You can see that even at very high levels of simplification, the mapshaper simplification algorithm preserves the topology, including shared boundaries. The keep parameter specifies what proportion of vertices to keep:

nc_very_simp <- ms_simplify(nc_sf, keep = 0.001)

Compare this to the output using sf::st_simplify, where overlaps and gaps are evident:

nc_stsimp <- st_simplify(nc_sf, preserveTopology = TRUE, dTolerance = 10000) # dTolerance specified in meters

This time we’ll demonstrate the ms_innerlines function:

nc_sf_innerlines <- ms_innerlines(nc_sf)

All of the functions are quite fast with geojson character objects. They are slower with the sf and Spatial classes due to internal conversion to/from json. If you are going to do multiple operations on large sf objects, it’s recommended to first convert to json using geojsonsf::sf_geojson(), or geojsonio::geojson_json(). All of the functions have the input object as the first argument, and return the same class of object as the input. As such, they can be chained together. For a totally contrived example, using nc_sf as created above:


## First convert 'states' dataframe from geojsonsf pkg to json

nc_sf %>% 
  sf_geojson() |> 
  ms_erase(bbox = c(-80, 35, -79, 35.5)) |>  # Cut a big hole in the middle
  ms_dissolve() |>  # Dissolve county borders
  ms_simplify(keep_shapes = TRUE, explode = TRUE) |> # Simplify polygon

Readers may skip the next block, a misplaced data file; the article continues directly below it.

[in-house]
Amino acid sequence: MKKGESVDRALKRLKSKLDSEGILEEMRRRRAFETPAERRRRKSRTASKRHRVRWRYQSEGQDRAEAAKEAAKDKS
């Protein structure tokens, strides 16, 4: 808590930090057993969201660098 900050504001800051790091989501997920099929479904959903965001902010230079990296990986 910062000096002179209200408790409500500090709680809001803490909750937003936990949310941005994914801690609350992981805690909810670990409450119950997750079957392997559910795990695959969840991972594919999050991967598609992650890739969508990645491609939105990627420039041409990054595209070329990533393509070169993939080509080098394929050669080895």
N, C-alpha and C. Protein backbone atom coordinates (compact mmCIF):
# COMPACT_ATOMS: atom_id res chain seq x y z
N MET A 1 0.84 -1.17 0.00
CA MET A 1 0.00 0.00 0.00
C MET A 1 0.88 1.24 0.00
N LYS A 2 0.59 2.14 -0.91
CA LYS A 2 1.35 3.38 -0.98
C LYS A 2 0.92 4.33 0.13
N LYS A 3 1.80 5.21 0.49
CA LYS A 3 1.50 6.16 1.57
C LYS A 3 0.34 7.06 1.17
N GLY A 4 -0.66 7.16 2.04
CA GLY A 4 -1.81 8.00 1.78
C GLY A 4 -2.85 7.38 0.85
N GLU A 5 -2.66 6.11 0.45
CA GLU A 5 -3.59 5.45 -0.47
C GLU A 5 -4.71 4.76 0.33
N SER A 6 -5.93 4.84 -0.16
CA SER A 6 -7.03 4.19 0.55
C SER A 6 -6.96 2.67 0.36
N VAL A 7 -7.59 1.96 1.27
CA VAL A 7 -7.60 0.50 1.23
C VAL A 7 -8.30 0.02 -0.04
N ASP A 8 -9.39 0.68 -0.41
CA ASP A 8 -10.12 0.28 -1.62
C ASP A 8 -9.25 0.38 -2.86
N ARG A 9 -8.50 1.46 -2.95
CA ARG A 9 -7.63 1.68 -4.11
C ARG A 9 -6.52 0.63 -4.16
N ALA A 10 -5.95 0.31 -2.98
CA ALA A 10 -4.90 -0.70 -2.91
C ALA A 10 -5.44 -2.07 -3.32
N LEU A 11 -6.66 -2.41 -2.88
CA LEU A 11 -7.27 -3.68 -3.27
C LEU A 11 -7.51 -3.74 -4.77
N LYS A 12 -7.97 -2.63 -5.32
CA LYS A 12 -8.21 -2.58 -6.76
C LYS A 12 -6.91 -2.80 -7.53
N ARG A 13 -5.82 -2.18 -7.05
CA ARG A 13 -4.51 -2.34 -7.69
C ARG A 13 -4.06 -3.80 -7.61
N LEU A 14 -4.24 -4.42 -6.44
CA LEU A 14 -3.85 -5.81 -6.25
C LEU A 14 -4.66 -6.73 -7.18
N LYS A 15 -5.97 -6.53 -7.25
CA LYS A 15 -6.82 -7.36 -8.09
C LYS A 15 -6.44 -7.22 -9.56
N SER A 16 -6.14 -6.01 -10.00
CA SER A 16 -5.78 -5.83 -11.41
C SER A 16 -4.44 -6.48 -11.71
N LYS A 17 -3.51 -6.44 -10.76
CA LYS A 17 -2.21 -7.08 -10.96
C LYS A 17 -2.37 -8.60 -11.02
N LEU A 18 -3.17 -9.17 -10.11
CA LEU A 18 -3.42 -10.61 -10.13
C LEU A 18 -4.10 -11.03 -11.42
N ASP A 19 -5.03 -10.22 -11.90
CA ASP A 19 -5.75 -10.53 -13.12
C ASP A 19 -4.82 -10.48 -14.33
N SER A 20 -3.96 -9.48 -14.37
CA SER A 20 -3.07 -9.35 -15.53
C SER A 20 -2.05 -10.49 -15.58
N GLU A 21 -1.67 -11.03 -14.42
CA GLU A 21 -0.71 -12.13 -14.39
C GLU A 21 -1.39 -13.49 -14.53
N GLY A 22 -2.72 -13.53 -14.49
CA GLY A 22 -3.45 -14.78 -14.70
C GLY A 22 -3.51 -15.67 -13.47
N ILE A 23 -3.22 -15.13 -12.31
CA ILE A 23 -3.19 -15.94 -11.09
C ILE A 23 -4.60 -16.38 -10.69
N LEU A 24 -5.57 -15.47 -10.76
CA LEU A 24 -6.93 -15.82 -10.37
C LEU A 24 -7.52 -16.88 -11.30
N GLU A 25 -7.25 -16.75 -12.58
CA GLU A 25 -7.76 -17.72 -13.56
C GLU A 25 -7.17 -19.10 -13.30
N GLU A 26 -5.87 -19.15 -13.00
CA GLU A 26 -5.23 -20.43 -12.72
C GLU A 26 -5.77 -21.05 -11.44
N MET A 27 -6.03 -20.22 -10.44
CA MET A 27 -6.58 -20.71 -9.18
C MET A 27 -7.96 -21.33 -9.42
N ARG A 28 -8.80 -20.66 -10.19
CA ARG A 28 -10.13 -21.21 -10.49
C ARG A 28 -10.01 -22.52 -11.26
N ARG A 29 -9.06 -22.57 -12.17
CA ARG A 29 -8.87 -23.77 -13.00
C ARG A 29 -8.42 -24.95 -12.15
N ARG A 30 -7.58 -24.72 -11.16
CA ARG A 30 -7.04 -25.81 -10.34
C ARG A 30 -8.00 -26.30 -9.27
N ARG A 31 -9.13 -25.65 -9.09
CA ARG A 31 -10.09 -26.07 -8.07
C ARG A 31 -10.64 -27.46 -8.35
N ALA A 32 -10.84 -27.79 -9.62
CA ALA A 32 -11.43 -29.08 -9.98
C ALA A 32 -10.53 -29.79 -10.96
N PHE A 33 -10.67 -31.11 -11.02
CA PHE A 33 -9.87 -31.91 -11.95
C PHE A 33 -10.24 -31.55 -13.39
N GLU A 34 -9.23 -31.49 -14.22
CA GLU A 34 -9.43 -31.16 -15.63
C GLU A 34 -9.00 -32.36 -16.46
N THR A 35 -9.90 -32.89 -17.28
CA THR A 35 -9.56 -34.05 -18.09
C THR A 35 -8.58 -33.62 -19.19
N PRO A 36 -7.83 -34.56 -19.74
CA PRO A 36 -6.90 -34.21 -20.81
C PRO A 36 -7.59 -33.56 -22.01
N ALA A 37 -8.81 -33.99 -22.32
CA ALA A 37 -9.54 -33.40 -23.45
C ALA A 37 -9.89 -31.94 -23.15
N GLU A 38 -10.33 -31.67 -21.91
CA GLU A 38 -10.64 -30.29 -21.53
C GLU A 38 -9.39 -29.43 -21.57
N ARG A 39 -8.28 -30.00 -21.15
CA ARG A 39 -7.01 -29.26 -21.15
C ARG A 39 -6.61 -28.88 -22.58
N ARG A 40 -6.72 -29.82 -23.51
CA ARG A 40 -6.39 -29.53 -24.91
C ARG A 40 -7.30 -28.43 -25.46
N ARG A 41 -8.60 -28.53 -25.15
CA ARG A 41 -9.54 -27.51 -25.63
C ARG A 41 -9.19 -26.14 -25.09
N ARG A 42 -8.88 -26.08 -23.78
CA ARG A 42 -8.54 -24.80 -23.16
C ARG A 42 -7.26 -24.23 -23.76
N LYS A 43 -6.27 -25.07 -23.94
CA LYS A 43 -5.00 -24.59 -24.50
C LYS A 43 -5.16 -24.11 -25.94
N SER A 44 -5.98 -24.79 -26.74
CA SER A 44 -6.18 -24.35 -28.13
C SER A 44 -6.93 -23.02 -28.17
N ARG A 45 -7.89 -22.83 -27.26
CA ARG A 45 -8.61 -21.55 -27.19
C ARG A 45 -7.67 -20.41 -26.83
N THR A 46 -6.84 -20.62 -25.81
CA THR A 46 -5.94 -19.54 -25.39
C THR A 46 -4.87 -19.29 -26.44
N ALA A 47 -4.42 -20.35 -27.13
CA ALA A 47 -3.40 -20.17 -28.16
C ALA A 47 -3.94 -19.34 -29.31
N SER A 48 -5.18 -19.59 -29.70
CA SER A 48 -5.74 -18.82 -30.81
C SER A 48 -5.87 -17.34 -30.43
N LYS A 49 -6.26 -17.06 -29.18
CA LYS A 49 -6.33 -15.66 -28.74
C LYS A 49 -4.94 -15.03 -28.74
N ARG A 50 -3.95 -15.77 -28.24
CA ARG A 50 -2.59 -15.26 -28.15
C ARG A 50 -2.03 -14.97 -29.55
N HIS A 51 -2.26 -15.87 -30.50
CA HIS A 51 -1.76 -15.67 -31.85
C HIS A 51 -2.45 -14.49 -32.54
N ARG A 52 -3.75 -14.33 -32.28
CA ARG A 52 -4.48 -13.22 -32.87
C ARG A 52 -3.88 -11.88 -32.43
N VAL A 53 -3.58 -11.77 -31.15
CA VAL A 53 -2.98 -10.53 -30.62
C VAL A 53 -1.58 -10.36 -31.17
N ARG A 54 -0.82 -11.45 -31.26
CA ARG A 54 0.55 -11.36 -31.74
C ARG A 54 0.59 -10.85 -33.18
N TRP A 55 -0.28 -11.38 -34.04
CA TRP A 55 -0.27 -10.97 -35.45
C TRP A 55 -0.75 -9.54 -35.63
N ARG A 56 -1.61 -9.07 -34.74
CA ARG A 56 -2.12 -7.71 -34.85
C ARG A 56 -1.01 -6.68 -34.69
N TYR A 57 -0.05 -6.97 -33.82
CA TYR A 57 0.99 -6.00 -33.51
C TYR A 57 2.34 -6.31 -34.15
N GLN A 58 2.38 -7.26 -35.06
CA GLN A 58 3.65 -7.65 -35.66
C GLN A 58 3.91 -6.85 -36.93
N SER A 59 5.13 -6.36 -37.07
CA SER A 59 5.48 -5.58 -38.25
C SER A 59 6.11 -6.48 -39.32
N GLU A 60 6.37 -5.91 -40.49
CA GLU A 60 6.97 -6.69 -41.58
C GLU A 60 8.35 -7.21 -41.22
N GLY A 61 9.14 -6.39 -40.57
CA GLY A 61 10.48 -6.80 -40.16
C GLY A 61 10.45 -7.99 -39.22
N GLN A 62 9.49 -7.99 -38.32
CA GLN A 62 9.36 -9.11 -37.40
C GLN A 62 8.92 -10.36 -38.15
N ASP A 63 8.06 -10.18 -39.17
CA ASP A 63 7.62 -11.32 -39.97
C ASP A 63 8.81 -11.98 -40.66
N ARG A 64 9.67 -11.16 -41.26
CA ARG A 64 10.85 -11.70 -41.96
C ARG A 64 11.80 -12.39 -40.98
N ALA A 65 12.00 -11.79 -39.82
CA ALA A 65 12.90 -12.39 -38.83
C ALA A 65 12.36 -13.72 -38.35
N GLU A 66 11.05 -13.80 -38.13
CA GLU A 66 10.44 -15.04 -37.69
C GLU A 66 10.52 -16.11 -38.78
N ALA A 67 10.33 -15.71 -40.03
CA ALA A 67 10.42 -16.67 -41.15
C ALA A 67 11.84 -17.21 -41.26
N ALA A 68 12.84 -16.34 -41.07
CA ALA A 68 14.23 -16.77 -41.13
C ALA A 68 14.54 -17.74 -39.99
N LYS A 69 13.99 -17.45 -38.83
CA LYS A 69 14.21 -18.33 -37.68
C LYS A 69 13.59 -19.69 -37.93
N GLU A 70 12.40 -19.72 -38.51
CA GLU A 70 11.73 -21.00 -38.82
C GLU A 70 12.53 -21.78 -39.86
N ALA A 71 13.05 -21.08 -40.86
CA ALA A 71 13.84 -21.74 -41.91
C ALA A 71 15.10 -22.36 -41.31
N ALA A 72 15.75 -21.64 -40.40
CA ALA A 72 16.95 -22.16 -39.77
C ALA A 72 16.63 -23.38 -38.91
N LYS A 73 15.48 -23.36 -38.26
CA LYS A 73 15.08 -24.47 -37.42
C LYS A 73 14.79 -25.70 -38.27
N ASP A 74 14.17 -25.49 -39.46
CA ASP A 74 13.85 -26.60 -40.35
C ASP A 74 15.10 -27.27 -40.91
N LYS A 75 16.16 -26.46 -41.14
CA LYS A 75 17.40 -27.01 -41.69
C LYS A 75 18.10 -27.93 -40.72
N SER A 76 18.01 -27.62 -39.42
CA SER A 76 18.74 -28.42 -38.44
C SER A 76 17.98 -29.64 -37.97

geojson_sf() |> # Convert to sf object
  plot(col = "blue") # plot

Using the system mapshaper

Sometimes if you are dealing with a very large spatial object in R, rmapshaper functions will take a very long time or not work at all. As of version 0.4.0, you can make use of the system mapshaper library if you have it installed. This will allow you to work with very large spatial objects.

First make sure you have mapshaper installed:

If you get an error, you will need to install mapshaper. First install node ( and then install mapshaper in a command prompt with:

$ npm install -g mapshaper

Then you can use the sys argument in any rmapshaper function:

nc_simp_internal <- ms_simplify(nc_sf)
nc_simp_sys <- ms_simplify(nc_sf, sys = TRUE, sys_mem=8) #sys_mem specifies the amount of memory to use in Gb.  It defaults to 8 if omitted. 

par(mfrow = c(1,2))
plot(st_geometry(nc_simp_internal), main = "internal")
plot(st_geometry(nc_simp_sys), main = "system")


This package uses the V8 package to provide an environment in which to run mapshaper’s javascript code in R. It relies heavily on all of the great spatial packages that already exist (especially sf), and the geojsonio and the geojsonsf packages for converting between geojson, sf and Spatial object.

Thanks to timelyportfolio for helping me wrangle the javascript to the point where it works in V8. He also wrote the mapshaper htmlwidget, which provides access to the mapshaper web interface, right in your R session. We have plans to combine the two in the future.

Code of Conduct

Please note that this project is released with a Contributor Code of Conduct. By participating in this project you agree to abide by its terms.